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A London Child of the 1870s

by Molly Hughes
Persephone book no:

60 61 62

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A Well Full of Leaves
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ISBN 9781903155516

'We were just an ordinary, suburban, Victorian family, undistinguished ourselves and unacquainted with distinguished people.' Thus Molly Hughes writes in one of the great classics of autobiography, A London Child of the 1870s (1934) in which she describes her everyday life in a semi-detached house in Islington as the youngest of a large, characterful family. On first reading, writes Adam Gopnik of The New Yorker, A London Child seemed 'the most perfect and moving record of ordinary life in English' and when he re-read it twenty years later 'Molly's book seems to me more painful now than it did when I first read it, but still finer as writing. Here is an ordinary life rendered truly, and joyfully, with a voice at once so self-abnegating yet so gay and funny and precise that we are reminded, in the end, of the one truth worth remembering, that there are no ordinary lives.' As Adam Gopnik says, it is Molly's pictures of everyday life that most stick in the mind: travelling by bus to the West End, making toffee in the afternoon, walking to St Paul's on Christmas Day...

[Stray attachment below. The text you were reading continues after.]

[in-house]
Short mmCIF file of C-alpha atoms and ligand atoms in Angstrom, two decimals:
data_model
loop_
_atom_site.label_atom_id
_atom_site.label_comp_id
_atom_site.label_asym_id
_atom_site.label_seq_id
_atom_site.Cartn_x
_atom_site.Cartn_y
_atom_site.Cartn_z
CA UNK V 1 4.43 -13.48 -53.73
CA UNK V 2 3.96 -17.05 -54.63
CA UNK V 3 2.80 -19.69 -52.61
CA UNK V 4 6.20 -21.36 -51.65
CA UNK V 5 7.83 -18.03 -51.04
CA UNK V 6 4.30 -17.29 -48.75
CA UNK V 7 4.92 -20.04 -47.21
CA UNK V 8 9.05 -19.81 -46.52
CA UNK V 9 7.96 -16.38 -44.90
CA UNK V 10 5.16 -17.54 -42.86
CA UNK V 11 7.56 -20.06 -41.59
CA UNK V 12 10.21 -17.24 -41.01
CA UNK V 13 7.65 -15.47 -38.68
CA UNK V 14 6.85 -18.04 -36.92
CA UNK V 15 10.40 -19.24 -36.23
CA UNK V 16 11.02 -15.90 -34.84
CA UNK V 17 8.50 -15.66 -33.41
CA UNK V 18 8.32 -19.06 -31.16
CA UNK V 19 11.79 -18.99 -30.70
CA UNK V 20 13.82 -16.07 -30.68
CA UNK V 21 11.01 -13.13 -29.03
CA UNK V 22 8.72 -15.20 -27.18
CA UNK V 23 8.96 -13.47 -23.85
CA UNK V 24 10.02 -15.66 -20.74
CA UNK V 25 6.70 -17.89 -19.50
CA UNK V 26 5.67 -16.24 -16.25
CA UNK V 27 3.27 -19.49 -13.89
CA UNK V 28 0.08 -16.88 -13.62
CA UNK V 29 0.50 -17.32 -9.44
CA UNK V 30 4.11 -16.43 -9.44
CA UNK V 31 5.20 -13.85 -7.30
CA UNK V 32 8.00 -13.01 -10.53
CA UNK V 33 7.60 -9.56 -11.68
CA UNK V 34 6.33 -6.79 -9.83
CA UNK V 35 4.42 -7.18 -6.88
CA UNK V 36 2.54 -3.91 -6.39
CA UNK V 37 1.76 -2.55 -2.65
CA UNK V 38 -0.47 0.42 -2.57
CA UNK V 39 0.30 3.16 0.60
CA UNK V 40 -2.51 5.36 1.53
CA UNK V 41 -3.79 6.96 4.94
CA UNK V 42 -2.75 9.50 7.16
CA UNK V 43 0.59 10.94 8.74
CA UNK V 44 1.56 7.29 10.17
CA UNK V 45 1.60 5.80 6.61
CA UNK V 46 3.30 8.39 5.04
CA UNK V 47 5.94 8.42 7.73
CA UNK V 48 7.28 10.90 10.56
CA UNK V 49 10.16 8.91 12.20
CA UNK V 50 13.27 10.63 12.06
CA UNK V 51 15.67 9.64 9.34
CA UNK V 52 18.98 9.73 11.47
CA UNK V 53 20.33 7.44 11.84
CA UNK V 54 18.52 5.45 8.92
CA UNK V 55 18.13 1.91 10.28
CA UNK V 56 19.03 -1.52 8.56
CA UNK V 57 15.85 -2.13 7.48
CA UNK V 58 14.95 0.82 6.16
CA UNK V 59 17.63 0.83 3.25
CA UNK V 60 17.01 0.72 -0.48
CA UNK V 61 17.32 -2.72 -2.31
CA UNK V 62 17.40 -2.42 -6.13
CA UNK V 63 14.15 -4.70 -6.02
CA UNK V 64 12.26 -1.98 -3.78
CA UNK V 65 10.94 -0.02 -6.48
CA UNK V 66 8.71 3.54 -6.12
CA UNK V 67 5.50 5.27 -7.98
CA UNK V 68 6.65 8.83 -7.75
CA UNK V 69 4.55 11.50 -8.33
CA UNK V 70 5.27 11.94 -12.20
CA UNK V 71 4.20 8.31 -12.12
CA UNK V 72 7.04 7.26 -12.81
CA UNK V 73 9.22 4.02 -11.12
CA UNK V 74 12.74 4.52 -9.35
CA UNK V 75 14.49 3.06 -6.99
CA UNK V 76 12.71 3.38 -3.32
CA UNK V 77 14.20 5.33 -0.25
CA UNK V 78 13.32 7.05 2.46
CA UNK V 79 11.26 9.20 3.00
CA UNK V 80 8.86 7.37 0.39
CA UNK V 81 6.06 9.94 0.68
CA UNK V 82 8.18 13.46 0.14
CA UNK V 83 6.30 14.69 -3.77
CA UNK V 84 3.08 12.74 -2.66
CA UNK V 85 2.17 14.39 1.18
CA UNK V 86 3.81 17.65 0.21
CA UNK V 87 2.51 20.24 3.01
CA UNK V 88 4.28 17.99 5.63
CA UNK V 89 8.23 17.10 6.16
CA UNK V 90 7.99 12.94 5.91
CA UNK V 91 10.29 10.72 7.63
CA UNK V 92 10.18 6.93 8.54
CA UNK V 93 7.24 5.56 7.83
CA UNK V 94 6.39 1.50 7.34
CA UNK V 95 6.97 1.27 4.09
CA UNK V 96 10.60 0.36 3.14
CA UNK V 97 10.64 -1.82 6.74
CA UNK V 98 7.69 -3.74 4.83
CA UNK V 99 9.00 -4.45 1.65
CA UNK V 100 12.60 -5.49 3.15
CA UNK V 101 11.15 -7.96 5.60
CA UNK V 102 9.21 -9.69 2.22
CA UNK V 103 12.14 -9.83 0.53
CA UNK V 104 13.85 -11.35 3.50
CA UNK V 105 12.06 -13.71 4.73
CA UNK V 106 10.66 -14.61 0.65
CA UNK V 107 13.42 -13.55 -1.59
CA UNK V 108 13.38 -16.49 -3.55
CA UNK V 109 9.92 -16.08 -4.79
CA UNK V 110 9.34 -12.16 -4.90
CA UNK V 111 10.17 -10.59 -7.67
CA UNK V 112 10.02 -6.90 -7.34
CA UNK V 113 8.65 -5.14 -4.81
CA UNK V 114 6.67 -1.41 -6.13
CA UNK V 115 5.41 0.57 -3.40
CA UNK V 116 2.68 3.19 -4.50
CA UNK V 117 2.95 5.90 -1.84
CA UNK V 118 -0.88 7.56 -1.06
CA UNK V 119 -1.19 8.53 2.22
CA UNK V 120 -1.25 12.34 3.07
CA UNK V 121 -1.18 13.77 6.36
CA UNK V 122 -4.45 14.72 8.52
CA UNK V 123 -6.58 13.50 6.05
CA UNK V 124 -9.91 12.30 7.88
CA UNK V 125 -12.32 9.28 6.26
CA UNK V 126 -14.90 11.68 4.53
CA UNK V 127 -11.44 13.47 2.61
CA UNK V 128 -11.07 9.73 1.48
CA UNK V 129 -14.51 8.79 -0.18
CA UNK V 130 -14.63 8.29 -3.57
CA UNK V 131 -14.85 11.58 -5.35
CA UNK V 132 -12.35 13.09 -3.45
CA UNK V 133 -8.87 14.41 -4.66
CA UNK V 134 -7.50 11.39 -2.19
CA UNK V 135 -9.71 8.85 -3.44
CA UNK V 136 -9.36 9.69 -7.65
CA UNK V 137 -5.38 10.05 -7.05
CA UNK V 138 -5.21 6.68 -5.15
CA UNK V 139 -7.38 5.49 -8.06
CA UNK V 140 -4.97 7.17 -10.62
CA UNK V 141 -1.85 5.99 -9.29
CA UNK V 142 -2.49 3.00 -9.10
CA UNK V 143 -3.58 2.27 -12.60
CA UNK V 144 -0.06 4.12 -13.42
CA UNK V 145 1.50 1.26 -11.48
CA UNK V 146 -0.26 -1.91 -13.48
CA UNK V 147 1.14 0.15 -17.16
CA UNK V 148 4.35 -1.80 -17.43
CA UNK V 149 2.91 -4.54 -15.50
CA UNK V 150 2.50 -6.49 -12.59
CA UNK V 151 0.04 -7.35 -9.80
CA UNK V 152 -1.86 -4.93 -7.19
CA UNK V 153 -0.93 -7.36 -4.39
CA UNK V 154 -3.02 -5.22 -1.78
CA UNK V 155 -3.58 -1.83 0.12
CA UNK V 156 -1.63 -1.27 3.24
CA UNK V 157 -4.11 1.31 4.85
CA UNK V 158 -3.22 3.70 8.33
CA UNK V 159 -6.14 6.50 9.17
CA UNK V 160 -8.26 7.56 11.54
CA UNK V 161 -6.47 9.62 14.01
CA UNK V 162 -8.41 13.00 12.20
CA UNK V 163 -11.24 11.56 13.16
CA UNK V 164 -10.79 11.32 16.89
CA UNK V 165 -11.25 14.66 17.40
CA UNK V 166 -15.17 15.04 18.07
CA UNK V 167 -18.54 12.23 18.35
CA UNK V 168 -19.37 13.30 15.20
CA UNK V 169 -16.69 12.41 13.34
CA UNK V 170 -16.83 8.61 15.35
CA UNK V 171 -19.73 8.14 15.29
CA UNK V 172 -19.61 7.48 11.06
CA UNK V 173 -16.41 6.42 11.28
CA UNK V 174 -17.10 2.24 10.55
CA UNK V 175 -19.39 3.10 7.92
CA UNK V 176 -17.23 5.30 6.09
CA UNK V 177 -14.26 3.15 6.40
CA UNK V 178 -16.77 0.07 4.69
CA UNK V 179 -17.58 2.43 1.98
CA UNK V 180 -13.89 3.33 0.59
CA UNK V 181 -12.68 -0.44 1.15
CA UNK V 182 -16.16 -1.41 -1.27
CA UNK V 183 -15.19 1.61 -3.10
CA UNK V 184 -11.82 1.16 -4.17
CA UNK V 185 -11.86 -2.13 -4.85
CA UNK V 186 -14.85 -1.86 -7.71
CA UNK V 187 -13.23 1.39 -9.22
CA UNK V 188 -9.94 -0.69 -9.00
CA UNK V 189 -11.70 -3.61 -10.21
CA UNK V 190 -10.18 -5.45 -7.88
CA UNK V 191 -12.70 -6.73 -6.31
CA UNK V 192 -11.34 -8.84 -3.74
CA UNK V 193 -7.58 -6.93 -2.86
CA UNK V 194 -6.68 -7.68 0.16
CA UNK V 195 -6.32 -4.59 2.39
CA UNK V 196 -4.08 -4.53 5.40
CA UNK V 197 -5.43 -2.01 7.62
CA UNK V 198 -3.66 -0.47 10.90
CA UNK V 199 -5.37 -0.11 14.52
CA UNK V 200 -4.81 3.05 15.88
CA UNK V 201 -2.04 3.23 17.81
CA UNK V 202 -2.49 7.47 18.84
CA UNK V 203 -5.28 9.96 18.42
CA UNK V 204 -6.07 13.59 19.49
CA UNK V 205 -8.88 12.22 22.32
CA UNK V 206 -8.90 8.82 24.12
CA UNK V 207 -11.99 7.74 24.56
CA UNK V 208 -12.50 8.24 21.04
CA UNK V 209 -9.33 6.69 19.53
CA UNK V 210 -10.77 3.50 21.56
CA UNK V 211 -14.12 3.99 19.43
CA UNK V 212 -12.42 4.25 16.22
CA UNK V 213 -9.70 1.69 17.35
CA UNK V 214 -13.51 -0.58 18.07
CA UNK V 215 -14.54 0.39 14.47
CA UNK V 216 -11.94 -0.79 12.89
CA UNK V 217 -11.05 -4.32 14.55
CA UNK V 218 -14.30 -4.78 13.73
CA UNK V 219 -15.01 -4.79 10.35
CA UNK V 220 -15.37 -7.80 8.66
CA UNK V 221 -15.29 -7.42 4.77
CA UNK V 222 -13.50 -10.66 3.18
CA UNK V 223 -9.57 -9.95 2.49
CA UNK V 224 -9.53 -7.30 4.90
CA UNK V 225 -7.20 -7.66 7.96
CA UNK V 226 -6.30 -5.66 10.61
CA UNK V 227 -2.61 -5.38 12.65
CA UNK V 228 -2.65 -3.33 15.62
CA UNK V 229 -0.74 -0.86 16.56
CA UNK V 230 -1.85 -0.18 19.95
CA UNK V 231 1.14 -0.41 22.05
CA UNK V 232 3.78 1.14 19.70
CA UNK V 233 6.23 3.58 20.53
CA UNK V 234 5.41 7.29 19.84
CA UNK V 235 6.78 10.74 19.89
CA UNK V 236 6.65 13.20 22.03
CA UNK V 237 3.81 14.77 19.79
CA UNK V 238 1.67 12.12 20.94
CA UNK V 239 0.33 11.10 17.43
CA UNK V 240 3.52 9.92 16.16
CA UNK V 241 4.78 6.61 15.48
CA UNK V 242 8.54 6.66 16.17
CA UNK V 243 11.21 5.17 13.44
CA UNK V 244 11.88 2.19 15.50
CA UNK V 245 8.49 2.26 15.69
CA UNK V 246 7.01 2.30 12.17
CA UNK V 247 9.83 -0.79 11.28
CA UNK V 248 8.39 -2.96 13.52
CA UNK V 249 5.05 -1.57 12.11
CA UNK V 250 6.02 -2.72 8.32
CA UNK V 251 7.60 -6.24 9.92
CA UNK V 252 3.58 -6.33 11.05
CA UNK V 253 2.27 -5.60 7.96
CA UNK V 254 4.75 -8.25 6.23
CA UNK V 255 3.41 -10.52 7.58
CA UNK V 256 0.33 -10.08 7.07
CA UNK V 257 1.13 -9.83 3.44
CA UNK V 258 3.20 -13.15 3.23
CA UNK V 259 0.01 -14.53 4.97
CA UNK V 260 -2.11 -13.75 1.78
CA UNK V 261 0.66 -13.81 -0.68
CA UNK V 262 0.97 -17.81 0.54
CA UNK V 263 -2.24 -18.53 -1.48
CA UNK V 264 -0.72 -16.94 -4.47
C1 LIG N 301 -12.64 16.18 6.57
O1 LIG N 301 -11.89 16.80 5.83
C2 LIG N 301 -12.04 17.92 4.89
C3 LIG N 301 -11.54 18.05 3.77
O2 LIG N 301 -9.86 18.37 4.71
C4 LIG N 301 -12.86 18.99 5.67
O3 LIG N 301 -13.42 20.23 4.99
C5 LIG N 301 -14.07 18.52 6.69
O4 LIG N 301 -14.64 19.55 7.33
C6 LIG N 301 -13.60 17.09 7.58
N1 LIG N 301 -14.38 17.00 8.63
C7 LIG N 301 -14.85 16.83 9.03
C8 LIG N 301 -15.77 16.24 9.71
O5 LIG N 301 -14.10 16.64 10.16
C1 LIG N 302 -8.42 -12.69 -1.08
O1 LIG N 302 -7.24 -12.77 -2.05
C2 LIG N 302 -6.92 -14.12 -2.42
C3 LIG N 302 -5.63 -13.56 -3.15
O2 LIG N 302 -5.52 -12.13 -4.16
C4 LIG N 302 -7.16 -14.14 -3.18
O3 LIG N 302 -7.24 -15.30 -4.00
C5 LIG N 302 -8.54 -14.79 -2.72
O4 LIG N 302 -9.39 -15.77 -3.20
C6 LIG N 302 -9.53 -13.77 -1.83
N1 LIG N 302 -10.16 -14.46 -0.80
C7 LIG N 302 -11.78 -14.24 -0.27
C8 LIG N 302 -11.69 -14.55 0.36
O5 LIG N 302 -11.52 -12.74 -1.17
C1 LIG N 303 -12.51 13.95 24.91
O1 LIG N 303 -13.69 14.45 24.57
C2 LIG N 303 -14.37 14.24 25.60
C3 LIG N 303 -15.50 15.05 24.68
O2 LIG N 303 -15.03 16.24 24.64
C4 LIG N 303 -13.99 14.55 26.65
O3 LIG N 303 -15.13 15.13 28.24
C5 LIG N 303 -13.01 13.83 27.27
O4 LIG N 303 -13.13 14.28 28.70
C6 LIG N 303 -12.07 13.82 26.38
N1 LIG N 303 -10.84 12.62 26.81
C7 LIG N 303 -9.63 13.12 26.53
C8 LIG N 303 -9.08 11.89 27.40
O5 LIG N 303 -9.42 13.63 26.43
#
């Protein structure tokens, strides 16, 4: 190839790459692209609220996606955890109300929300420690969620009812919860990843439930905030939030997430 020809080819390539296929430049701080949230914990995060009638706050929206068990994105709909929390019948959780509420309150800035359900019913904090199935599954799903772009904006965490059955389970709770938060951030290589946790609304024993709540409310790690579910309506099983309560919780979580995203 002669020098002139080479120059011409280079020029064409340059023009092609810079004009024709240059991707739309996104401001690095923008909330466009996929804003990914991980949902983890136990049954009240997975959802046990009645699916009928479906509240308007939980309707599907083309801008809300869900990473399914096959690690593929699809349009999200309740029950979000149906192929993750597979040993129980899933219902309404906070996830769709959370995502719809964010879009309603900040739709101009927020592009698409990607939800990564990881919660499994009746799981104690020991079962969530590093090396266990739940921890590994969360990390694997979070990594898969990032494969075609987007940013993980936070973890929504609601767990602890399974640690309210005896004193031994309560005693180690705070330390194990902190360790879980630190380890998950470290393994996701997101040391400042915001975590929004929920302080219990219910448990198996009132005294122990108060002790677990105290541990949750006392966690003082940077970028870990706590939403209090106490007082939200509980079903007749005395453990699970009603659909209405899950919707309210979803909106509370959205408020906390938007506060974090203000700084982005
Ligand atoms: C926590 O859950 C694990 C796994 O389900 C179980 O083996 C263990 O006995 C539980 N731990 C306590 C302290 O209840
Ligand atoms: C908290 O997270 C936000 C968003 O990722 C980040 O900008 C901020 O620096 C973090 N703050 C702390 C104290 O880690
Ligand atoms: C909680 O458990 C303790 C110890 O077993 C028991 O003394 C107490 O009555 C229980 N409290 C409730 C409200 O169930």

The endpaper is taken from 'Daisy', a wallpaper designed by William Morris in 1864, manufactured by Jeffrey & Co of Islington, London

Picture Caption

1 Canonbury Park North, Islington, drawn by Ann Usborne

Read What Readers Say

Books for Years

’A London Child of the 1870s’ is a bittersweet book in which readers are treated to a glimpse of real, day-to-day life in Victorian London from the perspective of a young girl. Molly was the youngest child in her family, and the only girl, with four elder brothers. The construct of it is that the author, as an adult, is reflecting back on her early childhood – a time in her life which was punctured by a catastrophic event revealed in the final pages. Until then, however, ‘A London Child of the 1870s’ is quite joyful and exuberant. Would I recommend it? Yes, I would. It not only gives a heartfelt and touching portrayal of daily life for a Victorian child, but shows that the stereotype of that life is not necessarily the reality. It also provides a perspective from which a modern reader can analyse the societal changes that have taken place and impacted on our lives in all sorts of ways. As with all books that have been republished by Persephone, it is beautifully written and quite poignant throughout – a touching and memorable book for sure.

Categories: Biography Childhood Education Family London Teenagers (books for) Victoriana

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